Table 5

ANOVA analysis for crystallite size.

3.2 Interaction plot for crystallite size

In the interaction plot of the crystallite size as shown in Figure 3, it was observed that higher milling speed resulted in the drastic reduction in crystallite size due to high impact force collision between the ball and powders. Whereas the lower milling speeds could be the result of the lower reduction in crystallite size was observed because of the lesser impact force collision. The milling time increases the crystallite size reduction was noted. The milling time between 15 h and 20 h almost saturates crystallite size reduction was observed at 300 rpm whereas another milling speed shows more deviation in the crystallite size reduction. It shows that the milling speed is the major influencing factor followed by the milling time. The XRD plot indicates the phase evolution of ferritic ODS steel shown in Figure 4 at different time intervals such as 0 h, 5 h, 10 h, 15 h, 20 h, and 300 rpm, respectively. The XRD pattern of 0hour milled powders noted the sharp peaks and indicated several peaks such as Tungsten, Titanium, Yttrium oxide, Zirconium oxide. The milling time increases the intensity of Tungsten, Titanium, Yttrium oxide, and Zirconium oxide peaks were disappeared after the 5 hours of milling. It shows the ferritic ODS steel alloy formation and reduction in crystallite size.

Further milling time increases about 10 h, the peak broadening and the single-phase structure was noted. The milling time of about 15–20 h shows more peak broadening, and also saturation in crystallite size reduction was observed, as shown in Figure 6. Finally, at the end of 20 h, milled powders completely single α-phase BCC structure were observed and in XRD pattern demonstrating the complete solid solution formation of the alloy [18]. When an equilibrium balance is conserved between the cold welding and fracturing of powder particles, the alloying has happened between the powder particles. Figure 6 indicates as the milling time increases, the decrease in crystallite size reduction was noted with an increase in lattice strain of the alloy. During MA, the broadening of the XRD peak is because of the refinement of crystallite size and lattice strain influence in the powder particles at the mechanical ball milling. This drastically decreases the crystallite size at the earlier stages of milling hours and is finally reduced to 10nm at the end of 20 hrs milling at 300 rpm in the present alloy. Figure 5a–e demonstrates the morphology of milled powders at different milling times was evaluated using scanning electron microscopy (SEM). Figure 5a indicates the powder morphology of initial powders (0 h) is spherical. The milling time increases the powder particles demonstrate the impact collision energy, which would result in the observation of particle refinement. From Figure 5b and c, after 5–10 h of milled powders was showed an irregular shape. This is because impact forces originate the collision of powder-ball-vial during the MA. These impact forces were refining the structure of the alloy as a result of influencing great plastic deformation. After 15–20 h of milled powders, grain refinement starts to reach the steady-state as shown in Figure 5d and e. After 20 h of milled powders, there is no much deviation in the crystallite size of the alloy.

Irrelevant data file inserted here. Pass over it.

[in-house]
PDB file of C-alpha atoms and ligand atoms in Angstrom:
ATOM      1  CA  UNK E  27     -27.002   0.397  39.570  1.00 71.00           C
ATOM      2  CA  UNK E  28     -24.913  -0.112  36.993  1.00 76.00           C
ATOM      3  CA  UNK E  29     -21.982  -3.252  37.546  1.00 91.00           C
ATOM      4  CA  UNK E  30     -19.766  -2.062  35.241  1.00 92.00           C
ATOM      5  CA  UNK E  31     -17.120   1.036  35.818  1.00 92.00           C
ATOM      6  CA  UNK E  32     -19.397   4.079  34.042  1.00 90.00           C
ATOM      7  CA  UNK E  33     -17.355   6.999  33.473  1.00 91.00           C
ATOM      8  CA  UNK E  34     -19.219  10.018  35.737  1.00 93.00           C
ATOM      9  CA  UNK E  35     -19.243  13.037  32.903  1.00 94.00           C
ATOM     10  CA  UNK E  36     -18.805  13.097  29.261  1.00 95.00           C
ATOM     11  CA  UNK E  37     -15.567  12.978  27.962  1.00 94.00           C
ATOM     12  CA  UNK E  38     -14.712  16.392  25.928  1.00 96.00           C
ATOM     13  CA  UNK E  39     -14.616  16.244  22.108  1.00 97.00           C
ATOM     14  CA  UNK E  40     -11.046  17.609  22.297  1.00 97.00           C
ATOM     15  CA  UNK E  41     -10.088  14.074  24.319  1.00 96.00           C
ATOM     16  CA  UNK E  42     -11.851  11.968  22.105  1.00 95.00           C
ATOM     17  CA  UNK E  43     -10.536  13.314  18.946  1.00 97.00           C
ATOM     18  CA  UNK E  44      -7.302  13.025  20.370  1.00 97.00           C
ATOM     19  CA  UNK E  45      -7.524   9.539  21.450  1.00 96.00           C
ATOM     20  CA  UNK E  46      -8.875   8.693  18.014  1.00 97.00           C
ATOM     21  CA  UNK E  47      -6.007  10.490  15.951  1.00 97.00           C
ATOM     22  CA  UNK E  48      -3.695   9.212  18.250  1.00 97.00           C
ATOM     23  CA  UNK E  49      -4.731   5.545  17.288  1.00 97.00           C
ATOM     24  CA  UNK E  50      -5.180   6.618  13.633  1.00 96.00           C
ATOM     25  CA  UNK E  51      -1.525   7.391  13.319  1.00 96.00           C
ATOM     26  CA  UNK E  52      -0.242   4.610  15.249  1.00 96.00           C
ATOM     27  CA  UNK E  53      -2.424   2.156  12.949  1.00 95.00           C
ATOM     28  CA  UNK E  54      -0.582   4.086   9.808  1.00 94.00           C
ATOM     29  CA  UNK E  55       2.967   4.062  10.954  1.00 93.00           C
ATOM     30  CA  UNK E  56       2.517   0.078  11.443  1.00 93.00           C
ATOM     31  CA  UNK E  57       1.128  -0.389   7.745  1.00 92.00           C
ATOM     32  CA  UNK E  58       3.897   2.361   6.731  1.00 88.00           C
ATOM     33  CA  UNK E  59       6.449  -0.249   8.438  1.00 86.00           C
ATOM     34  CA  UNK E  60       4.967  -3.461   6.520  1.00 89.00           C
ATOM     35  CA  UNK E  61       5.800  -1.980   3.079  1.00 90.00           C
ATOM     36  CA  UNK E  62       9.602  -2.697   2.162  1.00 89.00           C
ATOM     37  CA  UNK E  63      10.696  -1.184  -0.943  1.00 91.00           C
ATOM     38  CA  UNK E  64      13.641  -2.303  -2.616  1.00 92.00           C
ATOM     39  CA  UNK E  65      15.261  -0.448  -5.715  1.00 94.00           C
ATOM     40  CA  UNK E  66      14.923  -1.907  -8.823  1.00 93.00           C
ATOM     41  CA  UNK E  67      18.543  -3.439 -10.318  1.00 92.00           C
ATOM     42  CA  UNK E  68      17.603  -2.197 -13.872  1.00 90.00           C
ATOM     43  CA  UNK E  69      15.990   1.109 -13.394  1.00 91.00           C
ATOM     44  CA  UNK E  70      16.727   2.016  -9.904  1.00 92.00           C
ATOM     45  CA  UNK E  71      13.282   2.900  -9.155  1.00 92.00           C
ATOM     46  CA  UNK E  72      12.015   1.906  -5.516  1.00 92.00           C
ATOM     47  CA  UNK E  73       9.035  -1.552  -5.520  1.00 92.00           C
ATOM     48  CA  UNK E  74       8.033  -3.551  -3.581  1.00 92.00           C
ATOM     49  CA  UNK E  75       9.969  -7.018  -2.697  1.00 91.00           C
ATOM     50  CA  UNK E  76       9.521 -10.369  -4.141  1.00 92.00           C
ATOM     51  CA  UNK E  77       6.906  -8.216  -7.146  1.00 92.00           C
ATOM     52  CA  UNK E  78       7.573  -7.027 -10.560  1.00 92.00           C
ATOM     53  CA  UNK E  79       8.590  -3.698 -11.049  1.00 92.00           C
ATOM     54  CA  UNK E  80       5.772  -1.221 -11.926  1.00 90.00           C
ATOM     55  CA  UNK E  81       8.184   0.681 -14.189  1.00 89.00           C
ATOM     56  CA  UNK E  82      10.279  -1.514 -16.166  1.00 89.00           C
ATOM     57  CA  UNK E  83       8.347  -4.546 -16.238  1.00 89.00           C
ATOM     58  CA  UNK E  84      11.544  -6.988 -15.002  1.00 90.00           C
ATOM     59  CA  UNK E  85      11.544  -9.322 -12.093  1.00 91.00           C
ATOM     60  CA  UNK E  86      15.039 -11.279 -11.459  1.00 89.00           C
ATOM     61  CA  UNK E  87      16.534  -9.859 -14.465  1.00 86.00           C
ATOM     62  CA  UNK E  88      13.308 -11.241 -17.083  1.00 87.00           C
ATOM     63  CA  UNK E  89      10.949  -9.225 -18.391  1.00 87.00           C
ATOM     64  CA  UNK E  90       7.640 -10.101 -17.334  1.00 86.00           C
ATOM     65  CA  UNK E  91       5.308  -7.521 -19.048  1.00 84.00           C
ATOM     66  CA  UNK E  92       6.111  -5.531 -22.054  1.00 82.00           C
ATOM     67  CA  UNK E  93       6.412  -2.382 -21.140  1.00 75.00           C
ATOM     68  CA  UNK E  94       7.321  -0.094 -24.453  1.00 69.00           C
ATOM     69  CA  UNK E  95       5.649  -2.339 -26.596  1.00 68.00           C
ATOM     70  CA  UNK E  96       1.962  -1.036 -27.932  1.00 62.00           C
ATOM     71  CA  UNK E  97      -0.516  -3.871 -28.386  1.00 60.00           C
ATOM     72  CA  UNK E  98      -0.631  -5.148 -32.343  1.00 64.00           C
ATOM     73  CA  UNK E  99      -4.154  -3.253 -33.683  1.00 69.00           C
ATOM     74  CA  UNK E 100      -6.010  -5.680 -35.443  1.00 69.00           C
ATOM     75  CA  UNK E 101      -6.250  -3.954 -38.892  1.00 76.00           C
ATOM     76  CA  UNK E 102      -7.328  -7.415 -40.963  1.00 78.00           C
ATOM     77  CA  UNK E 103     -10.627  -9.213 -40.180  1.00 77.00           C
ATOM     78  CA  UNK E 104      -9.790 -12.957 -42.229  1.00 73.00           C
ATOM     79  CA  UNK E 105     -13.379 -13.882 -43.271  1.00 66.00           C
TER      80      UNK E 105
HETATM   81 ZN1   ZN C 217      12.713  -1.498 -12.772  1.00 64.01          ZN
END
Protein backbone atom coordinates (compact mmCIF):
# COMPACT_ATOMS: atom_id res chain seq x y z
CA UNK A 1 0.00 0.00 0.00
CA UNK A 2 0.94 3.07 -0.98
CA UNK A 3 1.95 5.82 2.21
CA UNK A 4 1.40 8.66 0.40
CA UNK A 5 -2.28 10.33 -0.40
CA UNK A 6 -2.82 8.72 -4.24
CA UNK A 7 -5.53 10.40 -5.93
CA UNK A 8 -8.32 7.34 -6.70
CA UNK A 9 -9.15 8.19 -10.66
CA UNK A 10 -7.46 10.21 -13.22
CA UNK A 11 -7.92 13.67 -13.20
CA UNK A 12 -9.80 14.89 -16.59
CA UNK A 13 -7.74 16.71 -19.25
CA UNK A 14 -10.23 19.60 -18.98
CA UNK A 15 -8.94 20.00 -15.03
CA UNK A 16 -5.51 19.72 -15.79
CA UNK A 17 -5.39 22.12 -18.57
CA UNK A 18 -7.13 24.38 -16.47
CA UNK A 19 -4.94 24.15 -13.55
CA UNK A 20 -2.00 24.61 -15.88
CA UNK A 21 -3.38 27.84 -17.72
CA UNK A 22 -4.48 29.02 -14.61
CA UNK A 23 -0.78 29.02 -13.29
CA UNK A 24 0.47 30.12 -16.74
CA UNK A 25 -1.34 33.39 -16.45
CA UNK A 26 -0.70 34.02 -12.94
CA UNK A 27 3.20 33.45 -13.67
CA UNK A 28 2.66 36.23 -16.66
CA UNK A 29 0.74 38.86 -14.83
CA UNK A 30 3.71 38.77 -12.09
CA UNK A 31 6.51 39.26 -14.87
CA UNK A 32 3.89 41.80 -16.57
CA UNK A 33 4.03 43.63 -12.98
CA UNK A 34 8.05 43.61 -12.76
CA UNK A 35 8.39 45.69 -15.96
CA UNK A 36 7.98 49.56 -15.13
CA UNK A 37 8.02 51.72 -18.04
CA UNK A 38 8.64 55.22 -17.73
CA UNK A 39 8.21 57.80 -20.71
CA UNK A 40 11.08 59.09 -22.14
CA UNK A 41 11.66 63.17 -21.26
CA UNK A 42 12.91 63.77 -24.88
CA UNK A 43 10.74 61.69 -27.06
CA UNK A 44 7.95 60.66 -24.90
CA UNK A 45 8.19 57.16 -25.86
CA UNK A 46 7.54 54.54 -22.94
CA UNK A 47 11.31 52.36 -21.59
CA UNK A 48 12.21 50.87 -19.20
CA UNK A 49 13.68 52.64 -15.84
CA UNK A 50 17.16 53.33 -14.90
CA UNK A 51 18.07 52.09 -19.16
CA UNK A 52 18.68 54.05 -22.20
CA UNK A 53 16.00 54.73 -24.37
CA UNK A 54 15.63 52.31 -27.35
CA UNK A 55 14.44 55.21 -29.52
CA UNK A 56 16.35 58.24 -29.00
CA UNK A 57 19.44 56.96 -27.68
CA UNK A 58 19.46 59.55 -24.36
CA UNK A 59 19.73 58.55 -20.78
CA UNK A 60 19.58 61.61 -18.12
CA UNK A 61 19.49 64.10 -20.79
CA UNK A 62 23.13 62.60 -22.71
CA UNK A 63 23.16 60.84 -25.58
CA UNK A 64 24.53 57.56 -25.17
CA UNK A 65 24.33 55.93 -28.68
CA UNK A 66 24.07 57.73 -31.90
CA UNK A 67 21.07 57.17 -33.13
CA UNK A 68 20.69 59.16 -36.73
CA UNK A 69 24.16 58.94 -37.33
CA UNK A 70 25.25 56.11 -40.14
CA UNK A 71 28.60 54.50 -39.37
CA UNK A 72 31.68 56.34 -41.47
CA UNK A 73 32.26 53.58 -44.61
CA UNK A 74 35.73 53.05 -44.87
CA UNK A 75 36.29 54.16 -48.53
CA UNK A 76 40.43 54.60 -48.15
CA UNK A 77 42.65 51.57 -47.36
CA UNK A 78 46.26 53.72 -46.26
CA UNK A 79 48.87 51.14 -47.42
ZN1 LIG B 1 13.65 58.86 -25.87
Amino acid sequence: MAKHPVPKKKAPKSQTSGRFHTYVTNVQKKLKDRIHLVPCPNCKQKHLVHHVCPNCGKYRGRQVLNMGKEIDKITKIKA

Finally, the interaction plot concluded that the optimized milling speed parameter of 300 rpm is a major influencing factor in obtaining nanocrystalline size followed by 20 h of milling time compared to other parameters [19].

thumbnail Fig. 3

Interaction plot for crystallite size.

thumbnail Fig. 4

XRD plot at different milling time intervals (0 h, 5 h, 10 h, 15 h, 20 h).

thumbnail Fig. 5

SEM morphology of milled powders at different time intervals (a) 0 h, (b) 5 h, (c) 10 h, (d) 15 h, (e) 20 h.

thumbnail Fig. 6

Crystallite size and Lattice strain concerning different milling times at 300 rpm.

3.3 Probability plot of crystallite size and lattice strain

The probability plot utility was plotted between the response value of crystallite size and lattice strain in the X-axis, and the percent in Y-axis were shown in Figures 7 and 8 correspondingly. It was noted that the response values such as the crystallite size and lattice strain points were fitted within the central line as desired by the central limit theorem.

thumbnail Fig. 7

Probability plot of crystallite size.

thumbnail Fig. 8

Probability plot of lattice strain.

3.4 Confirmation test